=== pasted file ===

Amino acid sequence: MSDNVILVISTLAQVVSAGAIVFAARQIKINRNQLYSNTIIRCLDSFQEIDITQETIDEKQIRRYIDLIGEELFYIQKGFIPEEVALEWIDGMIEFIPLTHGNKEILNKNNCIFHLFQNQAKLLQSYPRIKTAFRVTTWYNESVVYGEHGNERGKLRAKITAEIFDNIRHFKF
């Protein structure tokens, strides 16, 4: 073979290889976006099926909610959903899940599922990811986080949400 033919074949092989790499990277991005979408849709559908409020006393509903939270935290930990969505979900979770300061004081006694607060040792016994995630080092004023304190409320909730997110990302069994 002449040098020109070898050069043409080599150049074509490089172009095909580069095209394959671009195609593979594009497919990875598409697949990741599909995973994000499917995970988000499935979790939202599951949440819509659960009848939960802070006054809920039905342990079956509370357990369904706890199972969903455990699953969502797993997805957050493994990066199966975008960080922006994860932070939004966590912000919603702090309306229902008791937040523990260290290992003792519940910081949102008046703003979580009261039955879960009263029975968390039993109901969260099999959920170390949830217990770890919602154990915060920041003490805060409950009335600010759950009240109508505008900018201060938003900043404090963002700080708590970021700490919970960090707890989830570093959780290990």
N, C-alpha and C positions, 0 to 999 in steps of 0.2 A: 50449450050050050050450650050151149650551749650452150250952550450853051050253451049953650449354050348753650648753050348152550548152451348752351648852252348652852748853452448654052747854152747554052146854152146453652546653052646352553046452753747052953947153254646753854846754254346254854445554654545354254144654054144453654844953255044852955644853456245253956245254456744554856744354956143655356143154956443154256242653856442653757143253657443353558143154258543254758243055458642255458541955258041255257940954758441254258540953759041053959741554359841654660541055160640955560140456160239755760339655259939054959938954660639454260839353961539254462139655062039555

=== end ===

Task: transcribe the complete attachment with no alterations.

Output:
Amino acid sequence: MSDNVILVISTLAQVVSAGAIVFAARQIKINRNQLYSNTIIRCLDSFQEIDITQETIDEKQIRRYIDLIGEELFYIQKGFIPEEVALEWIDGMIEFIPLTHGNKEILNKNNCIFHLFQNQAKLLQSYPRIKTAFRVTTWYNESVVYGEHGNERGKLRAKITAEIFDNIRHFKF
């Protein structure tokens, strides 16, 4: 073979290889976006099926909610959903899940599922990811986080949400 033919074949092989790499990277991005979408849709559908409020006393509903939270935290930990969505979900979770300061004081006694607060040792016994995630080092004023304190409320909730997110990302069994 002449040098020109070898050069043409080599150049074509490089172009095909580069095209394959671009195609593979594009497919990875598409697949990741599909995973994000499917995970988000499935979790939202599951949440819509659960009848939960802070006054809920039905342990079956509370357990369904706890199972969903455990699953969502797993997805957050493994990066199966975008960080922006994860932070939004966590912000919603702090309306229902008791937040523990260290290992003792519940910081949102008046703003979580009261039955879960009263029975968390039993109901969260099999959920170390949830217990770890919602154990915060920041003490805060409950009335600010759950009240109508505008900018201060938003900043404090963002700080708590970021700490919970960090707890989830570093959780290990």
N, C-alpha and C positions, 0 to 999 in steps of 0.2 A: 50449450050050050050450650050151149650551749650452150250952550450853051050253451049953650449354050348753650648753050348152550548152451348752351648852252348652852748853452448654052747854152747554052146854152146453652546653052646352553046452753747052953947153254646753854846754254346254854445554654545354254144654054144453654844953255044852955644853456245253956245254456744554856744354956143655356143154956443154256242653856442653757143253657443353558143154258543254758243055458642255458541955258041255257940954758441254258540953759041053959741554359841654660541055160640955560140456160239755760339655259939054959938954660639454260839353961539254462139655062039555